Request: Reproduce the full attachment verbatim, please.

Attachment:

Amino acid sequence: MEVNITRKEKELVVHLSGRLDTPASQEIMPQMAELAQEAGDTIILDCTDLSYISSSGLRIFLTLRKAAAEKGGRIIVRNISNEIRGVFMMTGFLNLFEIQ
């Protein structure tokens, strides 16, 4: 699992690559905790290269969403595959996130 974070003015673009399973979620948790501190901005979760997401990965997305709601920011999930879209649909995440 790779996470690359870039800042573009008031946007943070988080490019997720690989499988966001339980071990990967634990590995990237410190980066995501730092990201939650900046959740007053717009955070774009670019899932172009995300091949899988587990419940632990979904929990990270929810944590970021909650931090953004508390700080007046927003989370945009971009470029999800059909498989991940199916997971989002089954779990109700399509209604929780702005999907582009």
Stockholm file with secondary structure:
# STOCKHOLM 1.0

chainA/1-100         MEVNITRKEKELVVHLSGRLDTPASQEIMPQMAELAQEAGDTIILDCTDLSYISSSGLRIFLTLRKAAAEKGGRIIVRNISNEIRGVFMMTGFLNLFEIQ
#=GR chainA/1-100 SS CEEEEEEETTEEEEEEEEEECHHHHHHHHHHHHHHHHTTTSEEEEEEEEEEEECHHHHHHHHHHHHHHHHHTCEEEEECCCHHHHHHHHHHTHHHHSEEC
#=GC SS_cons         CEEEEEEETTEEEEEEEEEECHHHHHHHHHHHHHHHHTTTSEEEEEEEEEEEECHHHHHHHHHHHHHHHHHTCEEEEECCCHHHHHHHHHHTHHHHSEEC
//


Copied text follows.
Amino acid sequence: MEVNITRKEKELVVHLSGRLDTPASQEIMPQMAELAQEAGDTIILDCTDLSYISSSGLRIFLTLRKAAAEKGGRIIVRNISNEIRGVFMMTGFLNLFEIQ
């Protein structure tokens, strides 16, 4: 699992690559905790290269969403595959996130 974070003015673009399973979620948790501190901005979760997401990965997305709601920011999930879209649909995440 790779996470690359870039800042573009008031946007943070988080490019997720690989499988966001339980071990990967634990590995990237410190980066995501730092990201939650900046959740007053717009955070774009670019899932172009995300091949899988587990419940632990979904929990990270929810944590970021909650931090953004508390700080007046927003989370945009971009470029999800059909498989991940199916997971989002089954779990109700399509209604929780702005999907582009």
Stockholm file with secondary structure:
# STOCKHOLM 1.0

chainA/1-100         MEVNITRKEKELVVHLSGRLDTPASQEIMPQMAELAQEAGDTIILDCTDLSYISSSGLRIFLTLRKAAAEKGGRIIVRNISNEIRGVFMMTGFLNLFEIQ
#=GR chainA/1-100 SS CEEEEEEETTEEEEEEEEEECHHHHHHHHHHHHHHHHTTTSEEEEEEEEEEEECHHHHHHHHHHHHHHHHHTCEEEEECCCHHHHHHHHHHTHHHHSEEC
#=GC SS_cons         CEEEEEEETTEEEEEEEEEECHHHHHHHHHHHHHHHHTTTSEEEEEEEEEEEECHHHHHHHHHHHHHHHHHTCEEEEECCCHHHHHHHHHHTHHHHSEEC
//